Saturday, February 22, 2020

Saturday Good Reads

Browsing through some of your old textbooks (in my case, really old textbooks) can offer some surprises. I have a few from college and two from high school, and the college texts have markups in the margins that I recognize as my own handwriting. Kelly Belmonte was looking through a textbook on 17th century British literature, and discovered she still remembered a poem by George Herbert she had memorized

What’s old is new again. I had seen a few references, or people muttering, about secession sentiment in various states – Oregon, Illinois, California, New York, and Virginia. What seemed to give the muttering a bit of a push was 91 of the 95 counties in Virginia declaring themselves “sanctuaries” for gun ownership rights – that anything the new Democratic legislature did to restrict gun ownership rights would not be enforced. That led to a large demonstration in Richmond, which apparently was significant enough for several Democratic senators to vote against a gun restriction bill. Then West Virginia’s governor offered to accept the Virginia counties into his state, something of a reversal of when West Virginia broke off from Virginia during the Civil War. 

We may think this is all highly amusing, but the culture wars seem to be entering a new phase. John Devanny at The Imaginative Conservative writes about Virginia’s new secession crisis, and Valerie Richardson at the Washington Times considers the new secession sentiment taking hold

Tim Challies lost his father last year and discovered that grief isn’t a one-time thing. Read his lessons learned through grief.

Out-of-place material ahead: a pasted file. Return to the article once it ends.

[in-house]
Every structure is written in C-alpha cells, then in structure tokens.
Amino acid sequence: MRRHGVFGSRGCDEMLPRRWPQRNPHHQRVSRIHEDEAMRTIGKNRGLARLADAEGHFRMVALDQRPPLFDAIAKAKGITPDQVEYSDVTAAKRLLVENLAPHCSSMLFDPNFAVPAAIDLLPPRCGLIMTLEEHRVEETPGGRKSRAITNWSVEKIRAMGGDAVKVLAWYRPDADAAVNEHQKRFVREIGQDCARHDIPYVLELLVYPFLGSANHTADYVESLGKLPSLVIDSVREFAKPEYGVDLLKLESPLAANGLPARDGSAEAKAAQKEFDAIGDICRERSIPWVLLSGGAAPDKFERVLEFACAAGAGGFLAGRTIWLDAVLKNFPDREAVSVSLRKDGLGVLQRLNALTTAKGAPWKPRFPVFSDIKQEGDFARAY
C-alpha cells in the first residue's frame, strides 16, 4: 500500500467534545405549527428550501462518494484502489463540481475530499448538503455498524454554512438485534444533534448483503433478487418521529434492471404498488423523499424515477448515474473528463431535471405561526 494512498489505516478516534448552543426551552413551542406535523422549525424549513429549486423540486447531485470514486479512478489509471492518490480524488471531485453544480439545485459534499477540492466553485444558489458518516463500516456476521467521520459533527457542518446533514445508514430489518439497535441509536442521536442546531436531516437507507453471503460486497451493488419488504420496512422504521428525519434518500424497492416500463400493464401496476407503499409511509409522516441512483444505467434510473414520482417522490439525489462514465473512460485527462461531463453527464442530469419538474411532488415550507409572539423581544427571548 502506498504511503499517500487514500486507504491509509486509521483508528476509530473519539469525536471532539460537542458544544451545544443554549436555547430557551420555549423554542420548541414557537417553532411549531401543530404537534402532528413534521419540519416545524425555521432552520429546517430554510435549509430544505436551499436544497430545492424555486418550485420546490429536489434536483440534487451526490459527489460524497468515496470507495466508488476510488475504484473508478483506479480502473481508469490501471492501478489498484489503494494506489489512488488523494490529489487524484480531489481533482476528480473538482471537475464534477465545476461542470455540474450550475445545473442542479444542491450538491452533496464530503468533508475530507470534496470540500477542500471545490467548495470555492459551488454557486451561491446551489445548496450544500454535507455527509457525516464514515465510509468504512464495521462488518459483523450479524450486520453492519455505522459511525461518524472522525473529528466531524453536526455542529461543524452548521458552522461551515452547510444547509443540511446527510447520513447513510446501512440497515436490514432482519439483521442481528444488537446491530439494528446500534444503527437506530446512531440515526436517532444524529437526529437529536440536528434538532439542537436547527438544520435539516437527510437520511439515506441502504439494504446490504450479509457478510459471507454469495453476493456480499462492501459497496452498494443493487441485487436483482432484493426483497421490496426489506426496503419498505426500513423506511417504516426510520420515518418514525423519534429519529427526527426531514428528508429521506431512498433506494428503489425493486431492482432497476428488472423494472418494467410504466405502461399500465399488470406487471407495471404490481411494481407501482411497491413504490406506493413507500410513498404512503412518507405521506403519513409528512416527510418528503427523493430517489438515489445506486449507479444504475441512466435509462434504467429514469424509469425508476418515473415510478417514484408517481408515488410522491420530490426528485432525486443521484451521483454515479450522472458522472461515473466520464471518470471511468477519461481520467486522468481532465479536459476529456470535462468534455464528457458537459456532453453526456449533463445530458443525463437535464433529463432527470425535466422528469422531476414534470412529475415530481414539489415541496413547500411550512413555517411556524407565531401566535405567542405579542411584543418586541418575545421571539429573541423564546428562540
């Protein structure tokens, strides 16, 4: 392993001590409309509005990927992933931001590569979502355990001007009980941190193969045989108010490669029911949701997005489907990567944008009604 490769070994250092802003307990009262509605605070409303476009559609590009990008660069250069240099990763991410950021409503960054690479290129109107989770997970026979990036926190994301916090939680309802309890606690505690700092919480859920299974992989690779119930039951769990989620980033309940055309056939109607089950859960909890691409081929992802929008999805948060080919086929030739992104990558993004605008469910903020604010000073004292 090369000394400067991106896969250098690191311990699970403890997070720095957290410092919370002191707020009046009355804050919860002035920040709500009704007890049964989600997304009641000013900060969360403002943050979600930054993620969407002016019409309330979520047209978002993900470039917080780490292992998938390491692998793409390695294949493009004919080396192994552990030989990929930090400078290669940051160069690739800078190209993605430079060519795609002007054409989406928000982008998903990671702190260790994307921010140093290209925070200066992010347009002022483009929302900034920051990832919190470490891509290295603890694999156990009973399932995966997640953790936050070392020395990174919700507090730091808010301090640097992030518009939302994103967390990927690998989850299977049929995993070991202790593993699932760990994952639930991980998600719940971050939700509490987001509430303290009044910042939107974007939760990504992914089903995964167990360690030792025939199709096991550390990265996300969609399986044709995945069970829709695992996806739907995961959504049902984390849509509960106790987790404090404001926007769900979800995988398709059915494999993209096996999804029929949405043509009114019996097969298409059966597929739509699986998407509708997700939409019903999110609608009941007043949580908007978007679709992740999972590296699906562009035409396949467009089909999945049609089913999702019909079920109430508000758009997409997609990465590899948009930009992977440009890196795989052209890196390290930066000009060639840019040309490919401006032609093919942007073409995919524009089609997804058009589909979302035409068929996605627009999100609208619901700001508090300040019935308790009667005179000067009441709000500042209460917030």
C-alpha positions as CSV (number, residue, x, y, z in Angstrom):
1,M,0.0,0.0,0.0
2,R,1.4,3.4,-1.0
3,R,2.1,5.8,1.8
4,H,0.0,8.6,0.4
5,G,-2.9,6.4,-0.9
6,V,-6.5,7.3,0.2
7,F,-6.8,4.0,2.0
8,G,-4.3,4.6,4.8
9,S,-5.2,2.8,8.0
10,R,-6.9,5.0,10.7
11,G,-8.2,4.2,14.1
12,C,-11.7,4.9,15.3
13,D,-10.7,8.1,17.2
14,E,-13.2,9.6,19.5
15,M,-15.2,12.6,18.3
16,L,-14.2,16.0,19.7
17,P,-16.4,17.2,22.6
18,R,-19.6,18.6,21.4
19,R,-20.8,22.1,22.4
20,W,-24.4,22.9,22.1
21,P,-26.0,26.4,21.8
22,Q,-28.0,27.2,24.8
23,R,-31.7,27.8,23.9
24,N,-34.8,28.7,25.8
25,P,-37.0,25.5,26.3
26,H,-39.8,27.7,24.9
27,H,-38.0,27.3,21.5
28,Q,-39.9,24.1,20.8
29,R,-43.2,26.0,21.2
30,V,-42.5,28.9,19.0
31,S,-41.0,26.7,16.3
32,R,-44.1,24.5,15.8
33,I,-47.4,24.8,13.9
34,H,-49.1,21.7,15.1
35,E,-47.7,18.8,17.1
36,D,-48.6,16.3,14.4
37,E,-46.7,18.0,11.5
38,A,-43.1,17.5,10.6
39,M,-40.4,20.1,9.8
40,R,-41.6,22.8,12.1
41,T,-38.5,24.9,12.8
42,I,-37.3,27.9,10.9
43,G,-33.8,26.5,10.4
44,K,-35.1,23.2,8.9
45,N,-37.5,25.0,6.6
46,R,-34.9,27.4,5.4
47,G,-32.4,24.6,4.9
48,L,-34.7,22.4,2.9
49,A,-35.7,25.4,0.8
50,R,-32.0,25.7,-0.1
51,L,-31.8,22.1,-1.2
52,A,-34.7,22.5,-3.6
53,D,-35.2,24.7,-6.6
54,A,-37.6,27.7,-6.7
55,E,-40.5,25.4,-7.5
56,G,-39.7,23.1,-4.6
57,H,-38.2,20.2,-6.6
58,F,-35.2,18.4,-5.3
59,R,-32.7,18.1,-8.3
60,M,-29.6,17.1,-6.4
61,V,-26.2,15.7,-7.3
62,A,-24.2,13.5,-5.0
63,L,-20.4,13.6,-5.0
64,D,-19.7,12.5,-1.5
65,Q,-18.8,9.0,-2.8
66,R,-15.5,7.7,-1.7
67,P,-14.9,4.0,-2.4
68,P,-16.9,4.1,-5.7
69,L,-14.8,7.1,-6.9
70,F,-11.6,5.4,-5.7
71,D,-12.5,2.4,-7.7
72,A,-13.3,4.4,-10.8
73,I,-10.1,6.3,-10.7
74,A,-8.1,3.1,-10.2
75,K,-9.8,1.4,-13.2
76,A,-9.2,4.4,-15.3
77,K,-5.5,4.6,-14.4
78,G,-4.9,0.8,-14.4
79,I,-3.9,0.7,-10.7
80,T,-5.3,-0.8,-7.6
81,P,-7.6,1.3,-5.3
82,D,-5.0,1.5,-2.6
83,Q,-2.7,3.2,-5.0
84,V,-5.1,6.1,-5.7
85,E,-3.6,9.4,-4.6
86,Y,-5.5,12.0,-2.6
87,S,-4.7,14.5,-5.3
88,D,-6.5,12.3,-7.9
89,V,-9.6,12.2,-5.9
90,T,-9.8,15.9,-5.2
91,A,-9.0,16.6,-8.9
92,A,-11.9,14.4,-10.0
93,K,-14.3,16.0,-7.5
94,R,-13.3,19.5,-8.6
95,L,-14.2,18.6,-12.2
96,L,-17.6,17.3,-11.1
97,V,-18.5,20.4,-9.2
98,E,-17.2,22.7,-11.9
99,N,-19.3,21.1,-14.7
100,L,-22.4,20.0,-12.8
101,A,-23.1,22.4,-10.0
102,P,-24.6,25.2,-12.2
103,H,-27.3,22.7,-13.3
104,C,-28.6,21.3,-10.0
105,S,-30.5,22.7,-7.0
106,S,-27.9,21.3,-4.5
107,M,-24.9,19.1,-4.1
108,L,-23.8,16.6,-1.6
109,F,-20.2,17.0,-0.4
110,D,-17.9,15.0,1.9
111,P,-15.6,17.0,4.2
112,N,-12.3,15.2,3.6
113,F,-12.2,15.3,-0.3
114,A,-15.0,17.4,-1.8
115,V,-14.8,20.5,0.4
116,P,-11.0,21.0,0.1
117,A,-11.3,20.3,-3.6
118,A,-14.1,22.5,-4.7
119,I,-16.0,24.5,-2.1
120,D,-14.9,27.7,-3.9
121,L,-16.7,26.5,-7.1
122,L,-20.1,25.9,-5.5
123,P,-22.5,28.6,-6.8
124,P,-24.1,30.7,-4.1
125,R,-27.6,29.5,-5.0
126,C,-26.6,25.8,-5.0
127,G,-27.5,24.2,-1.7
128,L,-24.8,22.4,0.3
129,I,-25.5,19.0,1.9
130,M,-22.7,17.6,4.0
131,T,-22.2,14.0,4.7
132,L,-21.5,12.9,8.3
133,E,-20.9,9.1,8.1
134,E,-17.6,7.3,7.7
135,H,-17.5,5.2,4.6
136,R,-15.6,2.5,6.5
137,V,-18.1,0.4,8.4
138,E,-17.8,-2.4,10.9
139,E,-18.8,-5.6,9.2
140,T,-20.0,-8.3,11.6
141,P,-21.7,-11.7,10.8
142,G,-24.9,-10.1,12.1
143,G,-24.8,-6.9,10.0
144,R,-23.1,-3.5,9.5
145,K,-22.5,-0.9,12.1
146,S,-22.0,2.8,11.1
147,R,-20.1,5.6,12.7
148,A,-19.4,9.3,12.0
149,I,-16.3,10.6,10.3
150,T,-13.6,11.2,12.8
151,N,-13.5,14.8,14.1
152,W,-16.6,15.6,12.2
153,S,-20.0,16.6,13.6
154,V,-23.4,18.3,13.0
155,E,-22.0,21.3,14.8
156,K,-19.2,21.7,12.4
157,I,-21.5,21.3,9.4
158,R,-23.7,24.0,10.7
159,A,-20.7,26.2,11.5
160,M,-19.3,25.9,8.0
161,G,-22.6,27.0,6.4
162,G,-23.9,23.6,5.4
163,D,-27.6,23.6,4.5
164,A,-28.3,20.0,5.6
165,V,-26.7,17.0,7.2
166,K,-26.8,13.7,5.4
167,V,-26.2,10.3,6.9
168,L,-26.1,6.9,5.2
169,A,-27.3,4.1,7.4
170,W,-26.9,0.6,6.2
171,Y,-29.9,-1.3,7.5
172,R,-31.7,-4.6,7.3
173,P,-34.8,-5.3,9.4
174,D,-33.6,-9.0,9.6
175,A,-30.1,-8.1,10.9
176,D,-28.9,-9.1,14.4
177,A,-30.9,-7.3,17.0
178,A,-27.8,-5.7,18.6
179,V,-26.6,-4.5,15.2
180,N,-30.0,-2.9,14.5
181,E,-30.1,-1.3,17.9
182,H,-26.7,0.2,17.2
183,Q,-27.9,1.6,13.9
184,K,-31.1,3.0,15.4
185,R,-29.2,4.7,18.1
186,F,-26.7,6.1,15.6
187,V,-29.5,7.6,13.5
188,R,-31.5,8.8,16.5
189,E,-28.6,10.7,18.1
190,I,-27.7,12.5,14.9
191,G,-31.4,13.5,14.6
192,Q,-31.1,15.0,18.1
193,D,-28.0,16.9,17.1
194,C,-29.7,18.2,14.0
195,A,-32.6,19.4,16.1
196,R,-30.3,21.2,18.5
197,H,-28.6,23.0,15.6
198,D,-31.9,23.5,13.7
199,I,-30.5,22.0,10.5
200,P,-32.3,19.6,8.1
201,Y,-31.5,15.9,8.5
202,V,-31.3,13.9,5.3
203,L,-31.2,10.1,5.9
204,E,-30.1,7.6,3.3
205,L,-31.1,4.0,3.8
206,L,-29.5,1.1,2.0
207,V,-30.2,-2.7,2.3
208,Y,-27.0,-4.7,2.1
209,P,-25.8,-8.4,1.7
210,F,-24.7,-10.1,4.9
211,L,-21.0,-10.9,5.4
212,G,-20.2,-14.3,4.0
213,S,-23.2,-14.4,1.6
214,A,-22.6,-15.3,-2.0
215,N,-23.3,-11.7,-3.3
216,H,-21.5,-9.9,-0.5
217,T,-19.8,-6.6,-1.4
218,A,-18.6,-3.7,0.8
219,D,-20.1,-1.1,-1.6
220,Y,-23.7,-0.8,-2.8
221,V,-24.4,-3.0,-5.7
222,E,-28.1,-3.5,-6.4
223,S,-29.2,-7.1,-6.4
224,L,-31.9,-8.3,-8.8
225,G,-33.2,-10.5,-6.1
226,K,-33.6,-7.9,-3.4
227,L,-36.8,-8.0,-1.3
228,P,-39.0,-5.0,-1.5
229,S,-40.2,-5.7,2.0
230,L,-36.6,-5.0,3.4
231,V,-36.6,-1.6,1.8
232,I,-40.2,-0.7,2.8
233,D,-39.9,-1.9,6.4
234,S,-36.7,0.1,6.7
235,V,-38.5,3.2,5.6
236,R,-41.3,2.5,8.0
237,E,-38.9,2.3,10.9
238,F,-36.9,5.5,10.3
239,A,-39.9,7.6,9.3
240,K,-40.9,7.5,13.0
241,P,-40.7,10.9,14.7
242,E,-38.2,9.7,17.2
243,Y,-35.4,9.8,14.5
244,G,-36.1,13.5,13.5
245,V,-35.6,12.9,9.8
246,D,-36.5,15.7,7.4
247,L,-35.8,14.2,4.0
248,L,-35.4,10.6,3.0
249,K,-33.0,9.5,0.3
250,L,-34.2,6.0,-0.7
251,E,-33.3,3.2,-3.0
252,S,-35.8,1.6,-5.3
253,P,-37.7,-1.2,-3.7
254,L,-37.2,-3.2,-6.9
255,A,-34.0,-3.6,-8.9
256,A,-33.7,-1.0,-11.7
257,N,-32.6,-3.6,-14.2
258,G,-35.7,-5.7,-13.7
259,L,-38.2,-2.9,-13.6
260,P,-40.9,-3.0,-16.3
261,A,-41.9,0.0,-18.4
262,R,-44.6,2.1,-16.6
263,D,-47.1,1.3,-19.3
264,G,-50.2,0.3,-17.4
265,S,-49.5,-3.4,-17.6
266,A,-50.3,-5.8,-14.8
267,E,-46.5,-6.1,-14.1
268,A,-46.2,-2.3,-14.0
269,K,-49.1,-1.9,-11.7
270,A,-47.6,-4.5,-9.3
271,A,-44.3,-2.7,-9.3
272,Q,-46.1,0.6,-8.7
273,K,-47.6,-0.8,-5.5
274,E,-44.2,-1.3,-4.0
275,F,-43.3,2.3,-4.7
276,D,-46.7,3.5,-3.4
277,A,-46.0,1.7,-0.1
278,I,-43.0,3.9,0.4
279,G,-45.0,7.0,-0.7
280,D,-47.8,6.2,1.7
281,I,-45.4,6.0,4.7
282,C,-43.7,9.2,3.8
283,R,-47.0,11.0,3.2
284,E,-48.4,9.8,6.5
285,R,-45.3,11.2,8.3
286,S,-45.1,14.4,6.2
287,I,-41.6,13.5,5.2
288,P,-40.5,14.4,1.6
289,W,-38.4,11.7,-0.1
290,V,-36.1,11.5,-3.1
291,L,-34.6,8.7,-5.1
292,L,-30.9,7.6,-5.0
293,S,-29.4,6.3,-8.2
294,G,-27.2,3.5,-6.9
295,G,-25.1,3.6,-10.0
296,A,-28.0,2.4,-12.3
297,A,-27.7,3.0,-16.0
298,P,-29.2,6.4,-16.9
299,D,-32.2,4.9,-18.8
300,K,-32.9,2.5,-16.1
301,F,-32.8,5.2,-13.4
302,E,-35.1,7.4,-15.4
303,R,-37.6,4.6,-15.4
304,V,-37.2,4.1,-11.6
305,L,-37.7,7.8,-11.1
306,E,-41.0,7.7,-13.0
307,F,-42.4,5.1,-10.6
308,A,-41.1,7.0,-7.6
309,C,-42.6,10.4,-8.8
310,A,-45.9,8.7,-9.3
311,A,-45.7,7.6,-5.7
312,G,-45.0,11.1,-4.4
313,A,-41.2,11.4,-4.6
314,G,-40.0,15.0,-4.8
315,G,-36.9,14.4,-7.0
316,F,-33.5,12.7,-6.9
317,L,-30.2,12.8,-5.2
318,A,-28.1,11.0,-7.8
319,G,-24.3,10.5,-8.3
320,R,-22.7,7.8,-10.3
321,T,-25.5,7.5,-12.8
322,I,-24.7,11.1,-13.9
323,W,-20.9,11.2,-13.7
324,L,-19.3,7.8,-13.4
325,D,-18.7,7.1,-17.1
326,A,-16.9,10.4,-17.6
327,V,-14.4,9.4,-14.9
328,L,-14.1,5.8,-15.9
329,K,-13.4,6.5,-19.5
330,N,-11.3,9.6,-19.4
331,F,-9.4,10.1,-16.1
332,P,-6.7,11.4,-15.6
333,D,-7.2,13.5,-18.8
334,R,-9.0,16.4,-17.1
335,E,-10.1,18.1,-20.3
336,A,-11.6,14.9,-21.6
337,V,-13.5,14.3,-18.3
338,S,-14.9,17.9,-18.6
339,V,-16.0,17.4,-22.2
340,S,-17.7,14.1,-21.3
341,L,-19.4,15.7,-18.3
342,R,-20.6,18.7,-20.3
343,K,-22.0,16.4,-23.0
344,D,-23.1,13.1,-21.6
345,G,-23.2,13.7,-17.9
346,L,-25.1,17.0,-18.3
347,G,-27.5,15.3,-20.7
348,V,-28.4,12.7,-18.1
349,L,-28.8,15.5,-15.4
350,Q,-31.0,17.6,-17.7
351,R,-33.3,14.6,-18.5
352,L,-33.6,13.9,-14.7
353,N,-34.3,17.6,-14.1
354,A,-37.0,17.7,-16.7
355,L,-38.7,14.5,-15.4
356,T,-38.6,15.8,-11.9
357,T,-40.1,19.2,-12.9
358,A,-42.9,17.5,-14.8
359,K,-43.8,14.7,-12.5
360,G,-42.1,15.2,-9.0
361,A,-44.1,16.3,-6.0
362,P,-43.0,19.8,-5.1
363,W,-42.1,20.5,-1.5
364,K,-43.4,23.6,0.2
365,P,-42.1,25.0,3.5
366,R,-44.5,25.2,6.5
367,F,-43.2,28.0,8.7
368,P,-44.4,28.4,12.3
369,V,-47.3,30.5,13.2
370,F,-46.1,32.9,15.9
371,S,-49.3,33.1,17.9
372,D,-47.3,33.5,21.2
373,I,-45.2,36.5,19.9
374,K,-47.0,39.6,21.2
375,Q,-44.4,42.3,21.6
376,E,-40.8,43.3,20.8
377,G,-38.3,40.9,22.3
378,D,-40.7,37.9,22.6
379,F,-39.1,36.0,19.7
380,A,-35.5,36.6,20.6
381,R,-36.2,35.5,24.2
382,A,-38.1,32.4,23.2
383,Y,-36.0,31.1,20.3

Writing and Literature

The Mystical Vision of G.K. Chesterton's Father Brown – Sean Johnson at Forma Review.

“Travels with Charley”: America as Experiment – Rick Wilcox at Literary Life.

Beowulf: The Mound and the Dragon – Mark Patton at English Historical Fiction Authors.


Red-throated wryneck – Joe Spring at Joe Spring Writes.

“The Gravel Walks” by Seamus Heaney – read by Amanda Holmes at The American Scholar.

Everlasting Youth: The callow genius of Percy Bysse Shelley – Algis Valiunas at The Claremont Review of Books.


The Power of Guilt – Mark Loughbridge at Gentle Reformation.

Fidel was Robin Hood. Fidel was a Monster – Karen Alea at Narratively.

Pathmaking, Forgetfulness, and the Recovery of Memory – Drew Miller at The Rabbit Room.

To Anyone Who Thinks Christianity is Hateful or Bigoted – Bruce Ashford at Lifeway Voices.

Why Are There So Few Christians in Academia? – Thomas Kidd at The Gospel Coalition.


Can I Walk by Faith if My Faith is Small? – Michele Morin at Living Our Days.

News Media

Trump and Sanders vs. the Elites – Jesse Sumpter at CrossPolitic Studios. 

Fields of Gold – Sting (1993)

Painting: A Seated Old Man Reading, oil on canvas by Jacques-Henri Sablet (1749-1803).

1 comment:

Michele Morin said...

Honored to be included in the Good!